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Preserving HOPE

Tuesday, May 1, 2012
Michelle Romero
m.romero [at]
(617) 373-7656
Archives and Special Collections

The Archives and Special Collections Department recently acquired the Hispanic Office of Planning and Evaluation, Inc. (HOPE) records, a vital Latino collection that the Archives had been pursuing for over a decade. While valuable in its own right, the HOPE collection can serve as an important teaching tool, demonstrating grassroots activism and on-the-ground public health and education work, as well as the history of Boston’s Latino community.


Poder Latino AIDS/HIV training session, ca. 1995, from the HOPE collection


In 1998 the Archives was awarded a National Historical Publications and Records Commission grant to identify and secure at risk-historical records from local African-American, Latino, Asian-American, and LGBT communities. The award launched the Archives’ current collecting focus on local underrepresented communities. As part of the project, advisory boards identified key organizations and activists for each of the four groups, and HOPE was identified as a crucial organization for its service to the Latino community. 


Established in 1971, HOPE united local community members, activists, social workers, and academics to study, coordinate, improve, and establish services and programs to benefit Massachusetts’ Hispanic community. The organization not only created several health-promotion and disease-prevention programs, but also worked to educate the Latino community about the spread of HIV/AIDS and other sexually transmitted diseases through peer education programs like Poder Latino (Latin Youth Power) and PLENA (Padres Latinos Educando Nuestros Adolescentes/Latino Parents Educating Our Youth). HOPE also established educational programs to help youths to stay in school and pursue higher education through GEAR UP (Gaining Early Awareness and Readiness for Undergraduate Programs) and HOPE for Youth Mentoring.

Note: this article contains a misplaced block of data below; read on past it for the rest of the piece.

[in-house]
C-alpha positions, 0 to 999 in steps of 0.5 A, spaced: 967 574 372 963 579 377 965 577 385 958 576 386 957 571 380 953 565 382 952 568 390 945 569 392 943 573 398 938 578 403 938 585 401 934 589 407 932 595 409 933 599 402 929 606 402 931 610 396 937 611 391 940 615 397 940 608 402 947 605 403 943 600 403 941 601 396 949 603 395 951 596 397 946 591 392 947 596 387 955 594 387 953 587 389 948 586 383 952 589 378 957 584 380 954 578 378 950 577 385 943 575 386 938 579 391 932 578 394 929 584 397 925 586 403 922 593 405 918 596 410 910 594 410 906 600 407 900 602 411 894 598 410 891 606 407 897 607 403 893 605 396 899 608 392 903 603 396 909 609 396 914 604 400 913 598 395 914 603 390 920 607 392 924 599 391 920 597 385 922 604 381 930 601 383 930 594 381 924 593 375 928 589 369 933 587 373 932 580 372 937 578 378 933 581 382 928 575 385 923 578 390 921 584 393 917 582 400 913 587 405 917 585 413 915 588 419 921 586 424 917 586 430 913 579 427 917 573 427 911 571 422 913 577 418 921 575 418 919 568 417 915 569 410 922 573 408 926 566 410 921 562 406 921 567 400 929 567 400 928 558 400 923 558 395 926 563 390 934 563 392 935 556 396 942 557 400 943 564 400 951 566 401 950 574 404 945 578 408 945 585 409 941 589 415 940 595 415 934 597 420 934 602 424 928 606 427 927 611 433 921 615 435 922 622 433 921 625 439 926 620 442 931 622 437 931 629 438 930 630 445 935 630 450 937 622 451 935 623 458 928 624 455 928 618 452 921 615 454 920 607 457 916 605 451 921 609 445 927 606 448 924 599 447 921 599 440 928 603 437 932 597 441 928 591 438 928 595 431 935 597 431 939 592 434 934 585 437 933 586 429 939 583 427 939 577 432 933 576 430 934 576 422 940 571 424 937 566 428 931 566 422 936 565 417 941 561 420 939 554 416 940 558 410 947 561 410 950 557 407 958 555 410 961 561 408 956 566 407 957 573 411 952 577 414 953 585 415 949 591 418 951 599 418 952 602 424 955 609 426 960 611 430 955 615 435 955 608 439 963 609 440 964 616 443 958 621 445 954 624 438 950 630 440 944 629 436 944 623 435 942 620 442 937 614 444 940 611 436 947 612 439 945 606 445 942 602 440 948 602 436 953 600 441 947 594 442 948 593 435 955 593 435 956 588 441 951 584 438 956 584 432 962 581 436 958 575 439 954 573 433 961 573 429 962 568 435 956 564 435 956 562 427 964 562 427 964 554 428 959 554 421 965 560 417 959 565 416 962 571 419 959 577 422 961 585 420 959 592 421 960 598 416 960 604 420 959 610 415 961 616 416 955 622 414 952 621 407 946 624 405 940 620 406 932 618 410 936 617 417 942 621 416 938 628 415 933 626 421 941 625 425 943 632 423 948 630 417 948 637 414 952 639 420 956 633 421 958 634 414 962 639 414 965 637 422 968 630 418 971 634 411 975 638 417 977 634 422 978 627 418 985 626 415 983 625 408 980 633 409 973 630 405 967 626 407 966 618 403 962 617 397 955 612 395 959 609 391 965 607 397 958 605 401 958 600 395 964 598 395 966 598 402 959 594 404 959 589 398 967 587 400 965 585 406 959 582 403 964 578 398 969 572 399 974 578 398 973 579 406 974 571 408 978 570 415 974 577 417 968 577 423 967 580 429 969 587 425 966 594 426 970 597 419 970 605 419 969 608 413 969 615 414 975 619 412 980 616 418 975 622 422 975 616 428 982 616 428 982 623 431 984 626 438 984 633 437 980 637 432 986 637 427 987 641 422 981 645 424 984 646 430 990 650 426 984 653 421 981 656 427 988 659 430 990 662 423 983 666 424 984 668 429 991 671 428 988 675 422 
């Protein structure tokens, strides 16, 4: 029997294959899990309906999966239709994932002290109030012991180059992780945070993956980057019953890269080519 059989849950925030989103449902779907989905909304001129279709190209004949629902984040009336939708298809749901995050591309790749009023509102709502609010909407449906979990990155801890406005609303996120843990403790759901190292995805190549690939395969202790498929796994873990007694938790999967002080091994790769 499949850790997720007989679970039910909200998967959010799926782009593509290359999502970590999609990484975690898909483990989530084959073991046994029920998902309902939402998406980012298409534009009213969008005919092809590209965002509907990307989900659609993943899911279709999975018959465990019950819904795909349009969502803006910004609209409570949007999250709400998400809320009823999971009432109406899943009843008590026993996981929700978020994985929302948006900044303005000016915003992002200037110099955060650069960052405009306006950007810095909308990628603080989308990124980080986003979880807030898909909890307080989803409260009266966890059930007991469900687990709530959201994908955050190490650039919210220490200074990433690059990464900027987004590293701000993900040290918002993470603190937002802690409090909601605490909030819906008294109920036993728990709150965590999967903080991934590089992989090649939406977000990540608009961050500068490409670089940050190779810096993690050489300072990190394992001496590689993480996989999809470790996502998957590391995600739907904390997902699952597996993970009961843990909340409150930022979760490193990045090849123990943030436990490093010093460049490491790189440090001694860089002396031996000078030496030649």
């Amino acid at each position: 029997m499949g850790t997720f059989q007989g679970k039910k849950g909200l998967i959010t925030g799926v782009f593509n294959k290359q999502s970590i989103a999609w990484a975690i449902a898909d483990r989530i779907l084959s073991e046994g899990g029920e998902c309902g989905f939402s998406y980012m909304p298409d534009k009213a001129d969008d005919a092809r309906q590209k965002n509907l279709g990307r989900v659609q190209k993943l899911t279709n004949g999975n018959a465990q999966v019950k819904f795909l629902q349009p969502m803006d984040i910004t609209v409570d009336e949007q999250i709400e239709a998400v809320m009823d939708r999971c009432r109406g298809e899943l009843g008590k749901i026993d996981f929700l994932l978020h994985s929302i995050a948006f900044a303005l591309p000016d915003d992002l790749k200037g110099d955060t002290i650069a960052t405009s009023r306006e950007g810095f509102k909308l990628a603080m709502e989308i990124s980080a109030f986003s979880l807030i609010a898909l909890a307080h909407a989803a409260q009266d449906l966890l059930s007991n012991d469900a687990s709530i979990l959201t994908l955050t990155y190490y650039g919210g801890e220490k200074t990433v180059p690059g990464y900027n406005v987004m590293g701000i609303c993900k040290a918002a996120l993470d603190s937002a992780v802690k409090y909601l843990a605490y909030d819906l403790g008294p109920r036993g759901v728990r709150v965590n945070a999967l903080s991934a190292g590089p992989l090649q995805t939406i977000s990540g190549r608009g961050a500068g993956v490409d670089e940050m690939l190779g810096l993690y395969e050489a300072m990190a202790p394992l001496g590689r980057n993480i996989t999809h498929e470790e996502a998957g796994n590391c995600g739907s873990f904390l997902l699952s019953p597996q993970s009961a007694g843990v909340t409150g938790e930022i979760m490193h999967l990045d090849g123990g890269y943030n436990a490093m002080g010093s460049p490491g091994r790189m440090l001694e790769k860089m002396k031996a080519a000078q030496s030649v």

This important addition to the Archives’ collection is a testimony to HOPE’s work in research and advocacy, technical assistance and training, leadership development, educational counseling, and health promotion and disease prevention.


For more information on the HOPE collection, or to learn more about teaching opportunities with this and other Archives and Special Collections material, please m.romero [at] (email Michelle Romero), or call (617) 373 – 7656.

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